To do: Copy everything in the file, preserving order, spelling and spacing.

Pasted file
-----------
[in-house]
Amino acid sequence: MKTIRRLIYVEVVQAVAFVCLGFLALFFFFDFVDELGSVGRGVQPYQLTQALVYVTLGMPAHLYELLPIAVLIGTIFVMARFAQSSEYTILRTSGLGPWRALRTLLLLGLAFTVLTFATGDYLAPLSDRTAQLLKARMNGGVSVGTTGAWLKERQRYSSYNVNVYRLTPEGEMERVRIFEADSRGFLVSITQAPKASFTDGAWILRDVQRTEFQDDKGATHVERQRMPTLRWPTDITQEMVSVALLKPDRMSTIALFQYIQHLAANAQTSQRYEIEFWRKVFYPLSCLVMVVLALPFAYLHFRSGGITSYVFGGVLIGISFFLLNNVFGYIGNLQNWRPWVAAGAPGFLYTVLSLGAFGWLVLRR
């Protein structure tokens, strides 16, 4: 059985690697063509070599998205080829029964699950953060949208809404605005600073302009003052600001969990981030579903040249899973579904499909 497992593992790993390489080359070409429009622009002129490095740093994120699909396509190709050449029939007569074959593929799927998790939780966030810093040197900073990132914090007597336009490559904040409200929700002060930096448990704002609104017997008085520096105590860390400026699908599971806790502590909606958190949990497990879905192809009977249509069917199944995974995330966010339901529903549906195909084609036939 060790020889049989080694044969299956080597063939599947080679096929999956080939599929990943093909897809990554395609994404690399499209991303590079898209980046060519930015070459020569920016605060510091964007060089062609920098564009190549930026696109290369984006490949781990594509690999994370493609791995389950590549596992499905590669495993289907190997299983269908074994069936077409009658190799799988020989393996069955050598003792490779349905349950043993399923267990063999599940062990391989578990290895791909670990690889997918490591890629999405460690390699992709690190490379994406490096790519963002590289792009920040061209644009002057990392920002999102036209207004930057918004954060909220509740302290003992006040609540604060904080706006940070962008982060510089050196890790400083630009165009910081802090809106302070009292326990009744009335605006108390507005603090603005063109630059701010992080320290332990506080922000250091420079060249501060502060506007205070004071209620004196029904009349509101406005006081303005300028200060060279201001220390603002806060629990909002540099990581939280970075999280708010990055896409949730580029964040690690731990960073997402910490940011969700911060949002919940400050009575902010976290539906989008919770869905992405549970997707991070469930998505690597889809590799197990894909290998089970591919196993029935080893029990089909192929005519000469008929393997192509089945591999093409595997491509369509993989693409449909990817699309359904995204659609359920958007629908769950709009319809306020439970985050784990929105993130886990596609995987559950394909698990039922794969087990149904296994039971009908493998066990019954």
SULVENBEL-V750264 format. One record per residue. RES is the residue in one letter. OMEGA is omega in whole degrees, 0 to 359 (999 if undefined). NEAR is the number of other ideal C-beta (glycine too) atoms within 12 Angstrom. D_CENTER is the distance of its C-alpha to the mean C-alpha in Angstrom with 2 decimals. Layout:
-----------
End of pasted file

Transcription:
[in-house]
Amino acid sequence: MKTIRRLIYVEVVQAVAFVCLGFLALFFFFDFVDELGSVGRGVQPYQLTQALVYVTLGMPAHLYELLPIAVLIGTIFVMARFAQSSEYTILRTSGLGPWRALRTLLLLGLAFTVLTFATGDYLAPLSDRTAQLLKARMNGGVSVGTTGAWLKERQRYSSYNVNVYRLTPEGEMERVRIFEADSRGFLVSITQAPKASFTDGAWILRDVQRTEFQDDKGATHVERQRMPTLRWPTDITQEMVSVALLKPDRMSTIALFQYIQHLAANAQTSQRYEIEFWRKVFYPLSCLVMVVLALPFAYLHFRSGGITSYVFGGVLIGISFFLLNNVFGYIGNLQNWRPWVAAGAPGFLYTVLSLGAFGWLVLRR
């Protein structure tokens, strides 16, 4: 059985690697063509070599998205080829029964699950953060949208809404605005600073302009003052600001969990981030579903040249899973579904499909 497992593992790993390489080359070409429009622009002129490095740093994120699909396509190709050449029939007569074959593929799927998790939780966030810093040197900073990132914090007597336009490559904040409200929700002060930096448990704002609104017997008085520096105590860390400026699908599971806790502590909606958190949990497990879905192809009977249509069917199944995974995330966010339901529903549906195909084609036939 060790020889049989080694044969299956080597063939599947080679096929999956080939599929990943093909897809990554395609994404690399499209991303590079898209980046060519930015070459020569920016605060510091964007060089062609920098564009190549930026696109290369984006490949781990594509690999994370493609791995389950590549596992499905590669495993289907190997299983269908074994069936077409009658190799799988020989393996069955050598003792490779349905349950043993399923267990063999599940062990391989578990290895791909670990690889997918490591890629999405460690390699992709690190490379994406490096790519963002590289792009920040061209644009002057990392920002999102036209207004930057918004954060909220509740302290003992006040609540604060904080706006940070962008982060510089050196890790400083630009165009910081802090809106302070009292326990009744009335605006108390507005603090603005063109630059701010992080320290332990506080922000250091420079060249501060502060506007205070004071209620004196029904009349509101406005006081303005300028200060060279201001220390603002806060629990909002540099990581939280970075999280708010990055896409949730580029964040690690731990960073997402910490940011969700911060949002919940400050009575902010976290539906989008919770869905992405549970997707991070469930998505690597889809590799197990894909290998089970591919196993029935080893029990089909192929005519000469008929393997192509089945591999093409595997491509369509993989693409449909990817699309359904995204659609359920958007629908769950709009319809306020439970985050784990929105993130886990596609995987559950394909698990039922794969087990149904296994039971009908493998066990019954």
SULVENBEL-V750264 format. One record per residue. RES is the residue in one letter. OMEGA is omega in whole degrees, 0 to 359 (999 if undefined). NEAR is the number of other ideal C-beta (glycine too) atoms within 12 Angstrom. D_CENTER is the distance of its C-alpha to the mean C-alpha in Angstrom with 2 decimals. Layout: